Nat Turner: A Troublesome Property

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Nat Turner: A Troublesome Property
Directed byCharles Burnett
Produced byFrank Christopher
Written by
  • Charles Burnett
  • Frank Christopher
  • Kenneth S. Greenberg
Music byTodd Capps
CinematographyJohn Demps
Edited by
  • Michael Colin
  • Frank Christopher
Release date
Running time
57 minutes
CountryUnited States

Nat Turner: A Troublesome Property is a 2003 documentary film about Nat Turner co-written and directed by Charles Burnett.


The documentary interweaves Thomas R. Gray's 1831 The Confessions of Nat Turner, William Styron's 1966 novel of the same name, and additional source material by Harriet Beecher Stowe, William Wells Brown, and Randolph Edmonds. Different actors played Nat Turner, depending on the source material.[1]

  • Nat Turner
  • Carl Lumbly (Gray)
  • Tommy Hicks (Edmonds)
  • James Opher (Styron)
  • Michael LeMelle (Brown)
  • Patrick Waller (Stowe)

Tom Nowicki played Thomas R. Gray, and Billy Dye played Young Nat Turner.[1]


The documentary was first shown as a "work in progress" at the Full Frame Documentary Film Festival in 2002 and was subsequently edited to be 26 minutes shorter.[1] The documentary screened at multiple film festivals throughout 2003 and aired on PBS the following year.[2]

Critical reception[edit]

Scott Foundas of Variety said the documentary was "insightful, if somewhat foreshortened", finding better the "work in progress" version shared in 2002 that was 26 minutes longer. Foundas said, "While this re-edit is an improvement over the original in other respects — the cutting is more fluid, the narration has been re-recorded and the archival material... has been three-dimensionally embossed... it seems, overall, a more timid, less confrontational movie."[1]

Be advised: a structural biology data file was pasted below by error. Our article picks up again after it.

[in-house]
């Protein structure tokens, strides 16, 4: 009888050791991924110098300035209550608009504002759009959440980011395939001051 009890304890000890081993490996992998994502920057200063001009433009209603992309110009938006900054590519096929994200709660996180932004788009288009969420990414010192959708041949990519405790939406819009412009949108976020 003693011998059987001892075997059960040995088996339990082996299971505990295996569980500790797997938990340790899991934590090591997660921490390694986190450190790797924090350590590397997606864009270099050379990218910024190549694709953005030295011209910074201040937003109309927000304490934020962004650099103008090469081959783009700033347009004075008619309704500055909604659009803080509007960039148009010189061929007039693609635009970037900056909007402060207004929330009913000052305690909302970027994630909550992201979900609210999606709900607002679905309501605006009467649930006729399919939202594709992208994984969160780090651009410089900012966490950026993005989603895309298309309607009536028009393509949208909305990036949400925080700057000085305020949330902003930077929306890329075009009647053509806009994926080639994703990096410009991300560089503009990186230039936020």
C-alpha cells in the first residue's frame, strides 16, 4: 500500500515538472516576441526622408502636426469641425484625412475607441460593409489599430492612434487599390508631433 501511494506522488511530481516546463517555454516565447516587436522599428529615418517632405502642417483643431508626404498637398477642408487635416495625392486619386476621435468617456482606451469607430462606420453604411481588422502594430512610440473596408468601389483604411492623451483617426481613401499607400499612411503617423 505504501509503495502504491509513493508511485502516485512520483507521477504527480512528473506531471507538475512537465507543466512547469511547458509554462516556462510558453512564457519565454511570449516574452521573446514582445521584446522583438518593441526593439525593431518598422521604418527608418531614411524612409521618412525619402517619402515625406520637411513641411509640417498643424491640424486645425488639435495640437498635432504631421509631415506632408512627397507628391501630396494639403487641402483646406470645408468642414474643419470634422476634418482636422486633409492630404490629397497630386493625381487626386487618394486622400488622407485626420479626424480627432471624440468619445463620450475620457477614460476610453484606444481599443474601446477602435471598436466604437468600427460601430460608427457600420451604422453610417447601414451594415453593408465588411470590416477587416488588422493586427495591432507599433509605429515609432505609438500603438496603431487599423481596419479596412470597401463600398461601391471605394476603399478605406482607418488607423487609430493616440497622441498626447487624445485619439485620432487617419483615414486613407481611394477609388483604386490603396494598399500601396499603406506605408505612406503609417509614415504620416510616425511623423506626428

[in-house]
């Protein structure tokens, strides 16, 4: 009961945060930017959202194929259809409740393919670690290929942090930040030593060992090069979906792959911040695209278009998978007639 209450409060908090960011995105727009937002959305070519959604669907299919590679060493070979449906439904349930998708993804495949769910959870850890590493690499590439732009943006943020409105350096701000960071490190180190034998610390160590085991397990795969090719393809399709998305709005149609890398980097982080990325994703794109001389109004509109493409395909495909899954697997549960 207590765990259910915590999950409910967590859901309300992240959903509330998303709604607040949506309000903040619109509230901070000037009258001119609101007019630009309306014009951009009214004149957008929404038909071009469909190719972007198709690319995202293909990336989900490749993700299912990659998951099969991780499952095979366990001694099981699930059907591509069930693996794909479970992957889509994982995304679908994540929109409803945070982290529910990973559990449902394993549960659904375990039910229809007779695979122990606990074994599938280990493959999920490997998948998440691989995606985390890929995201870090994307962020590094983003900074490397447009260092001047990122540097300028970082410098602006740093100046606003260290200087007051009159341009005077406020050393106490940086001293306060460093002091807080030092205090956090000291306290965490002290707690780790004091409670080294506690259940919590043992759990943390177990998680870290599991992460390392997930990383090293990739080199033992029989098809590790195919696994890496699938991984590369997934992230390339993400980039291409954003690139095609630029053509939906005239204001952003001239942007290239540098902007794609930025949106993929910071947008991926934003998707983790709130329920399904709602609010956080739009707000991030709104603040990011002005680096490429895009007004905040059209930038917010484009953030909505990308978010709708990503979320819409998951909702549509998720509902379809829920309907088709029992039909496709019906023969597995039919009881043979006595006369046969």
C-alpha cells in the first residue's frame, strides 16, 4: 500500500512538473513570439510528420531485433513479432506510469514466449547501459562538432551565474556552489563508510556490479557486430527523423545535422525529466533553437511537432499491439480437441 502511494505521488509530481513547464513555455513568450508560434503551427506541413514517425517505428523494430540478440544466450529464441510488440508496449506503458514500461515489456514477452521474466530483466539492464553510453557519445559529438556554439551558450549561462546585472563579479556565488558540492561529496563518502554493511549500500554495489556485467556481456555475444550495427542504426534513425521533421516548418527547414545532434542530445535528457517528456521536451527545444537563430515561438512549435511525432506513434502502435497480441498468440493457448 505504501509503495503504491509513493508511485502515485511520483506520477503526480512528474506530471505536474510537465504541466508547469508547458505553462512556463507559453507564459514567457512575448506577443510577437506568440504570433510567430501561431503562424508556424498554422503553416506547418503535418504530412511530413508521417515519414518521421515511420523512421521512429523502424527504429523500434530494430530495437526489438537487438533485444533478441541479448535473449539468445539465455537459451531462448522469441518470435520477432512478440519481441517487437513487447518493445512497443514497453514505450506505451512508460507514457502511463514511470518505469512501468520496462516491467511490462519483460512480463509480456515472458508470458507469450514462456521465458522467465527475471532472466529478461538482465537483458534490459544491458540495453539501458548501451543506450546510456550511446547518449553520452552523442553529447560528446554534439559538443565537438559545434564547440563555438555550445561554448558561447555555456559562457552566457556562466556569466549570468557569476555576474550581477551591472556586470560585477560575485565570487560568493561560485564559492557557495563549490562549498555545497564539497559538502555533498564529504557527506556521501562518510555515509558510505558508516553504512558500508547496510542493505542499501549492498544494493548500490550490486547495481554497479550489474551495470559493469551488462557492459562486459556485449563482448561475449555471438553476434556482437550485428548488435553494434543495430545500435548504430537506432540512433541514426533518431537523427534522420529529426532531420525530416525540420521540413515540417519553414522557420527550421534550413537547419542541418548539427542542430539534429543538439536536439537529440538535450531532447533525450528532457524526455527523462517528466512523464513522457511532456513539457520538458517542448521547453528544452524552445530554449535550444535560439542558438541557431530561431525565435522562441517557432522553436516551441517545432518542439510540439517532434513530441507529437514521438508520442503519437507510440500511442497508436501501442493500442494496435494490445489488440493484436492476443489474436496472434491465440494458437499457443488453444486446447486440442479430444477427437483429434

Jonathan Rosenbaum, writing for the Chicago Reader, called the documentary "brilliant" and described Burnett's goal: "Interviewing two dozen historians and theorists, half of them black, Burnett treats all their interpretations, many of which he dramatizes, as equally credible—a radical but plausible approach given how little is known about Turner. He's most interested in charting how the interpretations were arrived at and why those of white and black commentators often differ."[3]

See also[edit]


  1. ^ a b c d Foundas, Scott (4 March 2003). "Review: 'Nat Turner: A Troublesome Property'". Variety. Retrieved 25 January 2016.
  2. ^ Obenson, Tambay A. (21 August 2013). "Nat Turner's Slave Rebellion Happened Today - Past And Future Films On The Historical Event". Shadow and Act. IndieWire. Retrieved 25 January 2016.
  3. ^ Rosenbaum, Jonathan. "Nat Turner: A Troublesome Property". Chicago Reader. Retrieved 25 January 2016.

Further reading[edit]

  • Hodgkins, John (2013). "Inventing Nat Turner: Charles Burnett and the Postmodern History Film". The Drift: Affect, Adaptation, and New Perspectives on Fidelity. Bloomsbury Academic. pp. 105–136. ISBN 978-1-62356-070-6.
  • Peary, Gerald (2011). "Set This House on Fire: Nat Turner's Second Coming". In Kapsis, Robert E. (ed.). Charles Burnett: Interviews. Conversations with Filmmakers Series. University Press of Mississippi. pp. 126–129. ISBN 978-1-60473-949-7.

External links[edit]